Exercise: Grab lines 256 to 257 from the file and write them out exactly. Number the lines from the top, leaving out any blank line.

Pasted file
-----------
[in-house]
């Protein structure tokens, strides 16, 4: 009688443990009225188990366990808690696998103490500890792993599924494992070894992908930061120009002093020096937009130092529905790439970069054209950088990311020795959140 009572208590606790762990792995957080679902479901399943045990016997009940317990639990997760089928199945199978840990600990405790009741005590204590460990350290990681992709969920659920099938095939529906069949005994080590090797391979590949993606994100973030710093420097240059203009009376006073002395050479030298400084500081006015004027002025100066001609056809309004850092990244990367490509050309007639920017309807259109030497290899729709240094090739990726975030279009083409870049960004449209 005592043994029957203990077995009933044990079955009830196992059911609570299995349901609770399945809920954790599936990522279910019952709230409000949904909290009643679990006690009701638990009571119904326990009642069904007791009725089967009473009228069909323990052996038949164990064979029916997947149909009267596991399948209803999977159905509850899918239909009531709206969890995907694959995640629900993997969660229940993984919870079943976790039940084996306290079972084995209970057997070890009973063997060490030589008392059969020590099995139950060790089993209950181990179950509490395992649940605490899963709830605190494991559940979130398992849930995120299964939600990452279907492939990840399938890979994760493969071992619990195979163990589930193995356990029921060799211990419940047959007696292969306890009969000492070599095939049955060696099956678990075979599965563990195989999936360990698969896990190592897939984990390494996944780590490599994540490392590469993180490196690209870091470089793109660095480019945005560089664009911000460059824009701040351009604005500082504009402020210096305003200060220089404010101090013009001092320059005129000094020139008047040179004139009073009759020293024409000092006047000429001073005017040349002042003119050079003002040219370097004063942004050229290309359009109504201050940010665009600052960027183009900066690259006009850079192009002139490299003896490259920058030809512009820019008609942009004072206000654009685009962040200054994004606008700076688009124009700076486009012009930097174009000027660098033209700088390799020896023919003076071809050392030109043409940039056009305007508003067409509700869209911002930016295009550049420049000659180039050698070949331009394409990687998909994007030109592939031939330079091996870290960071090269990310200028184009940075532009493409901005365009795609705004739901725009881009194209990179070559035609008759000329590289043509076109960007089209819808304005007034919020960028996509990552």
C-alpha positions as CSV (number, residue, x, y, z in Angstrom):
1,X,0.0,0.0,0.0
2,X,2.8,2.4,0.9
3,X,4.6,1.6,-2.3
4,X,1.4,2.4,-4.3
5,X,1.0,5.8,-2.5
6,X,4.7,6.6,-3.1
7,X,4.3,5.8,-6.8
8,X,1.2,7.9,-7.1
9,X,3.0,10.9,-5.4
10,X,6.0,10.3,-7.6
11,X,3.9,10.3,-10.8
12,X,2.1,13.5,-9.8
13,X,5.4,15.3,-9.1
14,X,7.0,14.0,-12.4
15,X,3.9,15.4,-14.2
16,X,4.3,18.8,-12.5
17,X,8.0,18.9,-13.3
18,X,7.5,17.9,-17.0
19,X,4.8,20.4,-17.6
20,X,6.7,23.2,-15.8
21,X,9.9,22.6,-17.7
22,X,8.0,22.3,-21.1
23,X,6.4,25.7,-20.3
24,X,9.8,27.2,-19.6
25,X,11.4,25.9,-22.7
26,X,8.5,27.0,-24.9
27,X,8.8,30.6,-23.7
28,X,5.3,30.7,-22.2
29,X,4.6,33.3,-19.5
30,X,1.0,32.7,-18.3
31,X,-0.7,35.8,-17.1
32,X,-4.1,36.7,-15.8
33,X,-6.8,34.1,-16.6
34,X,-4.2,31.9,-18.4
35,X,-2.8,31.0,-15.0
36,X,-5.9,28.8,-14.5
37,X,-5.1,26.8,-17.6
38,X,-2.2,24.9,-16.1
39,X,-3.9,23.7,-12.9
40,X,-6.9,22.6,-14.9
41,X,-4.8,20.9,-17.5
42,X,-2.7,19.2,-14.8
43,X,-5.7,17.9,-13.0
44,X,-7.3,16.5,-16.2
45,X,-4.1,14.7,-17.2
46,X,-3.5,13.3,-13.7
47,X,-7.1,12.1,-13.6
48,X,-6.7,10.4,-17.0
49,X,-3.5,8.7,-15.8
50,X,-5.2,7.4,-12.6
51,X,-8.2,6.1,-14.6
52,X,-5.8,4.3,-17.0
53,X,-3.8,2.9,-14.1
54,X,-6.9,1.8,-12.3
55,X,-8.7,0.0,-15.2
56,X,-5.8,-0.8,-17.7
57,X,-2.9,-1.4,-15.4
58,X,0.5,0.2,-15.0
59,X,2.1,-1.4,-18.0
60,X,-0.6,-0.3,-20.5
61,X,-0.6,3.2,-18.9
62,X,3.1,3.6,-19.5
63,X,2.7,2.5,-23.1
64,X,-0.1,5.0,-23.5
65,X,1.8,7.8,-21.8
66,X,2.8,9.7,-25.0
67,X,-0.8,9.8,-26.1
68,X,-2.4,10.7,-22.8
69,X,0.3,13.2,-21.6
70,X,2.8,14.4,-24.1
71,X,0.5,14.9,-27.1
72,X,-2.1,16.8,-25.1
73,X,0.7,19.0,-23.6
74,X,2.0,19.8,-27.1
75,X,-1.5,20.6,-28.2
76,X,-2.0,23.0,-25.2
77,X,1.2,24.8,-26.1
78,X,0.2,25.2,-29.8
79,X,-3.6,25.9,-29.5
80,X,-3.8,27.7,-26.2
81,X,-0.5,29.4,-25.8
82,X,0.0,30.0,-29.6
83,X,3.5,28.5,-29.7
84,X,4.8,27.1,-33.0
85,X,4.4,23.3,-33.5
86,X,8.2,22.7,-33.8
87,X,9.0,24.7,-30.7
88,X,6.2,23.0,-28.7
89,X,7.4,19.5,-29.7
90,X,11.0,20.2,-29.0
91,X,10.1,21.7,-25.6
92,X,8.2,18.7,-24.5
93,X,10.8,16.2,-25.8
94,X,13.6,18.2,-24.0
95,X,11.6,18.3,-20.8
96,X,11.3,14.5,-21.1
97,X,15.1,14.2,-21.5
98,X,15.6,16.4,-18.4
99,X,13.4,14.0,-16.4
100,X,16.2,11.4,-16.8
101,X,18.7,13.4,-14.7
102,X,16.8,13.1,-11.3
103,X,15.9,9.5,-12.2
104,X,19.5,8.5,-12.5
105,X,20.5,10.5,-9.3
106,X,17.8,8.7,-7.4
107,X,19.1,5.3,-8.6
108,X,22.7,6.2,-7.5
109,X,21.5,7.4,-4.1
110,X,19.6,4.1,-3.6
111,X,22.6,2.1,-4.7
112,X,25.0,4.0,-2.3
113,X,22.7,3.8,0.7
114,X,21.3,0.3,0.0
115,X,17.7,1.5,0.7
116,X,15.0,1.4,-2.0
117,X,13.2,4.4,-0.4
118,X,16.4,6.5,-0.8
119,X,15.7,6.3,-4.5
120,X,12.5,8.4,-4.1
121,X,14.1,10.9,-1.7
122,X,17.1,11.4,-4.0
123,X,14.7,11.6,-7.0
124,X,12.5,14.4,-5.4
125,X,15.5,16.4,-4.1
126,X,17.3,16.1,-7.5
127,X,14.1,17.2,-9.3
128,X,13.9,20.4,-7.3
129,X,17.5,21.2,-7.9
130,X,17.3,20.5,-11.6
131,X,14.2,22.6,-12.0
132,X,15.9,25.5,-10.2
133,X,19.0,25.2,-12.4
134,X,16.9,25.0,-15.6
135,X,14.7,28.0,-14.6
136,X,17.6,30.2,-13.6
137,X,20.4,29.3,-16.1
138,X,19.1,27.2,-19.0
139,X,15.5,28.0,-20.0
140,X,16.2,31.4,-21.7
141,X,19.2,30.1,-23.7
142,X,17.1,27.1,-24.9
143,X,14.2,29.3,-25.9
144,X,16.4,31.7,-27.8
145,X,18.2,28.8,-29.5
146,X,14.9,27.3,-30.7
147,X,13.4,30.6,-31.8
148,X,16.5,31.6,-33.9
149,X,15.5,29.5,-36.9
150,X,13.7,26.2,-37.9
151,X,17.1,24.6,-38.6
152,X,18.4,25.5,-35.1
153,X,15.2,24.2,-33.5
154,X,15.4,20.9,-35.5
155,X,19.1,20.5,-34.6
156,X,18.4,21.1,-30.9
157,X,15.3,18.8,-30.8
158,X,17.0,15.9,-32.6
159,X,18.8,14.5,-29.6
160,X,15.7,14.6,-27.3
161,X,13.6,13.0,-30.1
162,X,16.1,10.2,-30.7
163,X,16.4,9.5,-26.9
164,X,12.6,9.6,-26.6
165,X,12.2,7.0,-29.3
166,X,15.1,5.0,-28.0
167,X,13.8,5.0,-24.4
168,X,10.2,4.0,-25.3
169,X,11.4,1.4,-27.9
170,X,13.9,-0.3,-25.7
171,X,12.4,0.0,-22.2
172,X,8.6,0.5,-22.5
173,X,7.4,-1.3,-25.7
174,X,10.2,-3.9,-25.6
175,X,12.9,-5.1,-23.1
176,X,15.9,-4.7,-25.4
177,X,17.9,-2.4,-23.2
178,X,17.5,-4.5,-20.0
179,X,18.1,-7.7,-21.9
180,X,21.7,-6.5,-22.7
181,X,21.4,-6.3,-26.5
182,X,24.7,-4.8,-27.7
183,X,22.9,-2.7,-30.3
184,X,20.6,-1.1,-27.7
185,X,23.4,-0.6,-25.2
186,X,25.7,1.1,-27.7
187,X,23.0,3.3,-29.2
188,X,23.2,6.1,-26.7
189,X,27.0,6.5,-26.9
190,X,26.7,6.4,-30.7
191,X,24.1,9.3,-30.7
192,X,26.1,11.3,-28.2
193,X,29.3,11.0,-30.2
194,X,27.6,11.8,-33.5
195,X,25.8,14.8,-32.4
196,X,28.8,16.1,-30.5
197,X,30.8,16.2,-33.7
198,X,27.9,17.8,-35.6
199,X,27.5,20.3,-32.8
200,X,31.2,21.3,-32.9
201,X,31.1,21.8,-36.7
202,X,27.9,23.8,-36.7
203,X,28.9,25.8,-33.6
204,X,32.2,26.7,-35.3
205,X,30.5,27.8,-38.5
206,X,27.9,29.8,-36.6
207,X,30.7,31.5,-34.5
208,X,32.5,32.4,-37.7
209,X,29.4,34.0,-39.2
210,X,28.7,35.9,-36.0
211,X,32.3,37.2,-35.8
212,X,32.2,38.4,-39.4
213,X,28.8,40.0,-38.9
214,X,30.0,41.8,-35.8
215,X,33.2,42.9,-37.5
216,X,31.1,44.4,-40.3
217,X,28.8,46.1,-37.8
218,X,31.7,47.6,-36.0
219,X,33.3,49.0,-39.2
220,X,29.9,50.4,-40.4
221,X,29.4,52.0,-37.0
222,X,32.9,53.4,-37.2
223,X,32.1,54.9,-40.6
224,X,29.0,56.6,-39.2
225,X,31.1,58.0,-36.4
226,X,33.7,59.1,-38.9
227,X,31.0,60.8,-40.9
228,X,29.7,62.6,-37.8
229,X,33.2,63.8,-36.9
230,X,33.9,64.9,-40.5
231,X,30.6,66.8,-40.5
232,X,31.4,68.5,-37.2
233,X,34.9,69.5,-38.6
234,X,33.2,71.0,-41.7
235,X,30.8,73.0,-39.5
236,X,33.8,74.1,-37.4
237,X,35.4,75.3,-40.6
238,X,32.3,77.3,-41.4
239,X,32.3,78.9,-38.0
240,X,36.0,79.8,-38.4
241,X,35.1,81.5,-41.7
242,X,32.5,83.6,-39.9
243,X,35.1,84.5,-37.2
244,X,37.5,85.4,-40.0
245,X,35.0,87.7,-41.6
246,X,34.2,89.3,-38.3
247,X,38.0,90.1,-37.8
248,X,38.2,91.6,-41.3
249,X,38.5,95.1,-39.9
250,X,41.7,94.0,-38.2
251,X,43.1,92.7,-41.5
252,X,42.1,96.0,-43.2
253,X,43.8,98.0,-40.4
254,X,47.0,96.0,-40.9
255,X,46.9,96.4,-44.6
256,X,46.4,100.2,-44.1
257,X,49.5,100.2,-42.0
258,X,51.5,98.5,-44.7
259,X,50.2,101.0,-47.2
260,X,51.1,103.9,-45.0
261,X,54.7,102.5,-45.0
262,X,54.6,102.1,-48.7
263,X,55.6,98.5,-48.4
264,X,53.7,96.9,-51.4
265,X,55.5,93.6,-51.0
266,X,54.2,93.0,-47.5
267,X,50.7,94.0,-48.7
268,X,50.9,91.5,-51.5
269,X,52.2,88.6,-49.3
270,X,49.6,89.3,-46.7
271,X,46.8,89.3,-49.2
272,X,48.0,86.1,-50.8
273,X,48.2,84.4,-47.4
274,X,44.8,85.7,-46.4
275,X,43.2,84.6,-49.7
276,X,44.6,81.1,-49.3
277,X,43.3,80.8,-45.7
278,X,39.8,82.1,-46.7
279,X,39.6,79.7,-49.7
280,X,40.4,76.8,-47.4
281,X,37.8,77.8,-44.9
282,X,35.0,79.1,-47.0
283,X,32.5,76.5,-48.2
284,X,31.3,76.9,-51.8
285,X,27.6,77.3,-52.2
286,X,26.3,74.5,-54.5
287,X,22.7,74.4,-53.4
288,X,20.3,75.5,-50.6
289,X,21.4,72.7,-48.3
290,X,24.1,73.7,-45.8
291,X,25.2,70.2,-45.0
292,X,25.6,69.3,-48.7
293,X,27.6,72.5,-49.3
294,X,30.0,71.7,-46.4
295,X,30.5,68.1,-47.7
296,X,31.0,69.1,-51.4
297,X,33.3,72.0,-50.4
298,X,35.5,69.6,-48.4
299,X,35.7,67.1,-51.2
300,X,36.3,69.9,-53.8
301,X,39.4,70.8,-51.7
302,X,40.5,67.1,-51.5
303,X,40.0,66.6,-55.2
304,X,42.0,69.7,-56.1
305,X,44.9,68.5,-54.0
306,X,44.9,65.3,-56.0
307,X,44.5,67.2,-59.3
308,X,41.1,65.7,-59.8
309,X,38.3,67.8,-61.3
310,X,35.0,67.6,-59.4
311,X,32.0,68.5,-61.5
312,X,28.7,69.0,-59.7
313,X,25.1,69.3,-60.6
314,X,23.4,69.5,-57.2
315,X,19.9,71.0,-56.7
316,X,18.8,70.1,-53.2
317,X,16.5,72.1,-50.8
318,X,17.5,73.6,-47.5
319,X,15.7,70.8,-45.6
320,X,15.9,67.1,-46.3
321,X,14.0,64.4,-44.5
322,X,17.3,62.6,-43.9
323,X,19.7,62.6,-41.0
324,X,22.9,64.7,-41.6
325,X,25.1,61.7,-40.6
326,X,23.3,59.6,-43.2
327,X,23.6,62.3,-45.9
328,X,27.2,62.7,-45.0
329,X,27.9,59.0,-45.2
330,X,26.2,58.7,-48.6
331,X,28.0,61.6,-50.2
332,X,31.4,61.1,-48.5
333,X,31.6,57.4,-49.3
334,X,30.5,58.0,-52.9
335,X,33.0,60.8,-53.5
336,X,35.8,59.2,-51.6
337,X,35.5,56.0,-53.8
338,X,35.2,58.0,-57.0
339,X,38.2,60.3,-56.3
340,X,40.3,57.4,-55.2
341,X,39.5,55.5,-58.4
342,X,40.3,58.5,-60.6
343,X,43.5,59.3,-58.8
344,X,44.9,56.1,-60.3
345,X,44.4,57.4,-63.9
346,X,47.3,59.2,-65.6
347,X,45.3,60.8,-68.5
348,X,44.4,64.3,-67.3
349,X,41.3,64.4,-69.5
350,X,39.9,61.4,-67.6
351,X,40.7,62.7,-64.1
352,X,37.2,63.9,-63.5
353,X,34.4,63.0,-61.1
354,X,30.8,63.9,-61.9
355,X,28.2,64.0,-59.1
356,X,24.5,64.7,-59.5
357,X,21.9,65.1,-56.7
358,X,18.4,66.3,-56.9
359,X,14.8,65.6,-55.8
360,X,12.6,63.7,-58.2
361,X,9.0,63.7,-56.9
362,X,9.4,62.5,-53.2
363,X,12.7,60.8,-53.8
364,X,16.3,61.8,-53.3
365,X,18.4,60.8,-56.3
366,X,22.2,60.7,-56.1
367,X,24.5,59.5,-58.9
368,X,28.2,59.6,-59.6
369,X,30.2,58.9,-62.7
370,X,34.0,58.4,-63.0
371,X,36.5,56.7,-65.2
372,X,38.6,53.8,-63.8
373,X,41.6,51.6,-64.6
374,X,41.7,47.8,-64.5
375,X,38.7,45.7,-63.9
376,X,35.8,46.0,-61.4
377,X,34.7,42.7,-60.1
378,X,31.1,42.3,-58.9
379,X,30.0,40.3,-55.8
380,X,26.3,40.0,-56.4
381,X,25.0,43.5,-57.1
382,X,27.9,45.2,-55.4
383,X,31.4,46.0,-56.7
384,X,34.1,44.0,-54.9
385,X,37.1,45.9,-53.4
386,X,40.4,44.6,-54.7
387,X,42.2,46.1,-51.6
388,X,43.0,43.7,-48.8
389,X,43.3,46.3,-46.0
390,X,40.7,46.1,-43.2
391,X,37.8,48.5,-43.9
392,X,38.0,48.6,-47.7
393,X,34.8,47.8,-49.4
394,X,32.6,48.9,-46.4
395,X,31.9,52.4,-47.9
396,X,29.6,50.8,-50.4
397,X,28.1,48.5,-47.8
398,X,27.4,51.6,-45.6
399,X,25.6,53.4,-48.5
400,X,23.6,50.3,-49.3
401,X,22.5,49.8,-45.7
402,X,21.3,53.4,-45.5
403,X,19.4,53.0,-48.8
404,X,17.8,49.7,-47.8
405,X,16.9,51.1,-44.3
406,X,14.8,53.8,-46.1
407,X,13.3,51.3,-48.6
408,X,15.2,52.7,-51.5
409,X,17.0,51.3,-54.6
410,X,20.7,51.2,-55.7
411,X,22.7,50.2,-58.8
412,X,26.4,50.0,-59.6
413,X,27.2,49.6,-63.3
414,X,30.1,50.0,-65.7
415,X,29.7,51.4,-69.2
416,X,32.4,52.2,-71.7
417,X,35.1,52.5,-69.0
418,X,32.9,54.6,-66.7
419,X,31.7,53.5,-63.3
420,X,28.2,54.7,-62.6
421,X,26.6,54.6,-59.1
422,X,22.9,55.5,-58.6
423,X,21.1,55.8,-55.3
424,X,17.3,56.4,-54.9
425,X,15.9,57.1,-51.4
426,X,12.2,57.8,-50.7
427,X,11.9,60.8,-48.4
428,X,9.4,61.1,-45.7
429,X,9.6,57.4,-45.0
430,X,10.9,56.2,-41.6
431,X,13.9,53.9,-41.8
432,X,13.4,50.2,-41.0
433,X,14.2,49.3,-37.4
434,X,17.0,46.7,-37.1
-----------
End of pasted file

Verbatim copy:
253,X,43.8,98.0,-40.4
254,X,47.0,96.0,-40.9